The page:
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Following up on my article on single booting Solaris on a MacBook Pro, what follows are almost identical instructions for single booting Ubuntu 10.04 Lucid Lynx on a MacBook Pro. There are two key differences with this procedure:

  1. A Master Boot Record (MBR) partition table is not necessary to boot Ubuntu.
  2. The hard drive must be blessed after installation.

Prerequisites

  1. MacOS X Install DVD (any version, OEM or full)
  2. Ubuntu 10.04 Install CD (server or desktop)

Overview

  • Using a MacOS X Install DVD format the disk with a single partition. (Phase I)
  • Boot from the Ubuntu 10.04 Install CD and install Ubuntu. (Phase I)
  • Boot from the MacOS X Installation DVD once more and bless the hard drive. (Phase II)

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I’ve encountered this error several times while running daemons (or detached processes) in Mac OS X – most recently within a Python scripted called from our continuous integration daemon:

gaierror: [Errno 2] Temporary failure in name resolution

Initially I thought I was facing a glibc bug. However, according to Python’s Build Bot system, I’m not the first person to run encounter this error. Luckily there is hope. The fix: Run your process as group daemon.

Here’s an example launchd plist for a Mac OS X Bamboo Agent running as group daemon:
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The following steps describe how to get Solaris 10 (or any other Intel based OS, including FreeBSD (tested), Linux (tested) and Windows) installed as the primary (single boot) OS on a MacBook Pro. After fighting with the non-trival method of installing Mac OS X and setting up Boot Camp, it turns out you can simply format the disk with a Master Boot Record (MBR) instead of the default EFI. Please read through this entire procedure before you attempt this method.

Overview

  • Using a MacOS X Install DVD format the disk with a single partition MBR.
  • Boot from the Solaris 10 Install DVD and install Solaris.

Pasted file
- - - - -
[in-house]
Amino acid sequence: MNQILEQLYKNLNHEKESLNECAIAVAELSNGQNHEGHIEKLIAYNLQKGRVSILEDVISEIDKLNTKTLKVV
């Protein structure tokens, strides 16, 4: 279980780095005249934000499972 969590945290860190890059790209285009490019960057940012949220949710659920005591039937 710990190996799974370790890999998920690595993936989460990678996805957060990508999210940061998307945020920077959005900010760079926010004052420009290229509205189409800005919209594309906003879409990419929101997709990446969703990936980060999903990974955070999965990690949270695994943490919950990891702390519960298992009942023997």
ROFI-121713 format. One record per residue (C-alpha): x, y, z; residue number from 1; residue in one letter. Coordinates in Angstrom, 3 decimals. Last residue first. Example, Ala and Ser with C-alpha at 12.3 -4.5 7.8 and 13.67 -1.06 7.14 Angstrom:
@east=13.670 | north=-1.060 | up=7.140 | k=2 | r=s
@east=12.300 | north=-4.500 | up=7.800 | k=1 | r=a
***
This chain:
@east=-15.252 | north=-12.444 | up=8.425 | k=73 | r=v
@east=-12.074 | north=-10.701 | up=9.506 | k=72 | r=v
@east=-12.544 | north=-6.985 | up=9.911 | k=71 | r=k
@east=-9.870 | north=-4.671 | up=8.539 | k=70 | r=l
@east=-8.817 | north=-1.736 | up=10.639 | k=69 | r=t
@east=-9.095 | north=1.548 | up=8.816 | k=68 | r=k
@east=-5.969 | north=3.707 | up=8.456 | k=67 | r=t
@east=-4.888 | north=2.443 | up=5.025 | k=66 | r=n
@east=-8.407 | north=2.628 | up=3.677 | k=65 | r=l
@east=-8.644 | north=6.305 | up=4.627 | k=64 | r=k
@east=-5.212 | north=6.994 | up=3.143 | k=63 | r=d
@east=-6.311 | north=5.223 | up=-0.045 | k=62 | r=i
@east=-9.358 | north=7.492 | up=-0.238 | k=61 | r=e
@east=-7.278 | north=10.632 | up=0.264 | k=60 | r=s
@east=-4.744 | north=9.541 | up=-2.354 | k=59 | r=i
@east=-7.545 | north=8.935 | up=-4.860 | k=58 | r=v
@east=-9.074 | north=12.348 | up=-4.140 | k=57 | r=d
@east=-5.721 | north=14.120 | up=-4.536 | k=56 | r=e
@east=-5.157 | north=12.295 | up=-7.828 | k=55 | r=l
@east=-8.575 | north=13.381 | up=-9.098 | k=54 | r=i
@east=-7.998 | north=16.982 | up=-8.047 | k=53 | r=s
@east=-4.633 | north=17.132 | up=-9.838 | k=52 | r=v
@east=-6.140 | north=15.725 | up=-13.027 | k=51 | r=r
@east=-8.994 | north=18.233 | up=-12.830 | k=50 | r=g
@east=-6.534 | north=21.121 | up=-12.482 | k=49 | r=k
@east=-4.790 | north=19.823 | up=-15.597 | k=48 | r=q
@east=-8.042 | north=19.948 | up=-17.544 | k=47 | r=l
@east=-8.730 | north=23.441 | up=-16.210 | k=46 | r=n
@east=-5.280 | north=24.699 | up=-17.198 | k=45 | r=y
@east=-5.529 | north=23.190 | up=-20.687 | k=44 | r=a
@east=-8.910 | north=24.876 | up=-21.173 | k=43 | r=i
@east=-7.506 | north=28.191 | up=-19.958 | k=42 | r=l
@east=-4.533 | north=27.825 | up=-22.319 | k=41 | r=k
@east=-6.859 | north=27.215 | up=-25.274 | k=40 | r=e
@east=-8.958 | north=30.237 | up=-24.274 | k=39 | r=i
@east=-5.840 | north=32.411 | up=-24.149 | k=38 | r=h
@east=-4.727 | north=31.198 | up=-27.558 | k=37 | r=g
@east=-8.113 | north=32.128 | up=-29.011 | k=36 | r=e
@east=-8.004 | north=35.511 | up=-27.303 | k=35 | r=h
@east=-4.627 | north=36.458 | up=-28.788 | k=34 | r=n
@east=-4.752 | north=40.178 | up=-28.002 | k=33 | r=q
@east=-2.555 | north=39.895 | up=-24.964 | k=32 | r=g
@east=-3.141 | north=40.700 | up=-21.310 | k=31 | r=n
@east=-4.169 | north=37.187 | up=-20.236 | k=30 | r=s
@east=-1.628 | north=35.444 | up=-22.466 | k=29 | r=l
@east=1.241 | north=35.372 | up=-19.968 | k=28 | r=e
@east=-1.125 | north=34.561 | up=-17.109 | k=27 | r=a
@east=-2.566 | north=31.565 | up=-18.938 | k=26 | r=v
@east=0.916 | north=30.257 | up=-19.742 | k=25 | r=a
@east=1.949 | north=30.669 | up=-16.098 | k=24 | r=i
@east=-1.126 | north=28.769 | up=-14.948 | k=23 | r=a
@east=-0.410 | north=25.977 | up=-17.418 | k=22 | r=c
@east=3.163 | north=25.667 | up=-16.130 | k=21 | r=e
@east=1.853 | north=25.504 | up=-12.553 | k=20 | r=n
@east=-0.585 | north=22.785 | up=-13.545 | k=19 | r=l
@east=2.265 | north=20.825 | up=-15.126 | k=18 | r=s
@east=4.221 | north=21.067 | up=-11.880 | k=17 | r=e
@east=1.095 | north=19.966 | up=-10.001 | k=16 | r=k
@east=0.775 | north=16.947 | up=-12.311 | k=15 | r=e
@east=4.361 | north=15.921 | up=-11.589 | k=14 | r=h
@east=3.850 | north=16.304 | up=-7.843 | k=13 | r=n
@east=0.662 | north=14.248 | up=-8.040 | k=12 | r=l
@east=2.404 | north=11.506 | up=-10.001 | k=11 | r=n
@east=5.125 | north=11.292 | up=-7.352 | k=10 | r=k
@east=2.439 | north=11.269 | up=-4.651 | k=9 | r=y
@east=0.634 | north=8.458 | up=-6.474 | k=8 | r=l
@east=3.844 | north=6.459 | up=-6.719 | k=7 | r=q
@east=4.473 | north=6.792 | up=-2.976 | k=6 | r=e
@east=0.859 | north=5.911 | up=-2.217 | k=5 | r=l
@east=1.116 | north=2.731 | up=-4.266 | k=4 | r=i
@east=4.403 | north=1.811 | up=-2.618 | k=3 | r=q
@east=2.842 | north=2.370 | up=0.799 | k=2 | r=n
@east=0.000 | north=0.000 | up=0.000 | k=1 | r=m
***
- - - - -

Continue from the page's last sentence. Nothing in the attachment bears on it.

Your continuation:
• Download and install Marvell Yukon Ethernet drivers using a USB stick.

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My associate Comm-Lead (aka http://curikim.com) and I performed a FRS radio check on our way home from downtown. We used store bought 12 (14?) channel Motorola talk-about FRS radios. We took two different routes from work to home, here’s a map:


View FRS Test Route in a larger map

The map is somewhat self explanatory, but here’s some notes. We had very good coverage until Curi hit Duboce and Market. At that point I could pick her up if I turned the squelch all the way down. For the remainder of the trip I could tell there was a background signal but I could not make her out out until she reached the hill on 17th  and Clayton at which point I was at Masonic and Fell and received an excellent signal.

It seems from our test that in a flat part of the city, the expected range of FRS is about 4-6 blocks.

The idea to consume tcptrace with Splunk came to me after seeing Darren Hoch‘s OSCON 2009 presentation Linux System and Network Performance Monitoring. In his talk Darren shows how he diagnosed home networking issues using tcptrace. Here’s his description of tcptrace:

The tcptrace utility provides detailed TCP based information about specific
connections. The utility uses libpcap based files to perform an analysis of
specific TCP sessions. The utility provides information that is sometimes difficult
to catch in a TCP stream. This information includes:
• TCP Retransmissions – the amount of packets that needed to
be sent again and the total data size
• TCP Window Sizes – identify slow connections with small
window sizes
• Total throughput of the connection
• Connection duration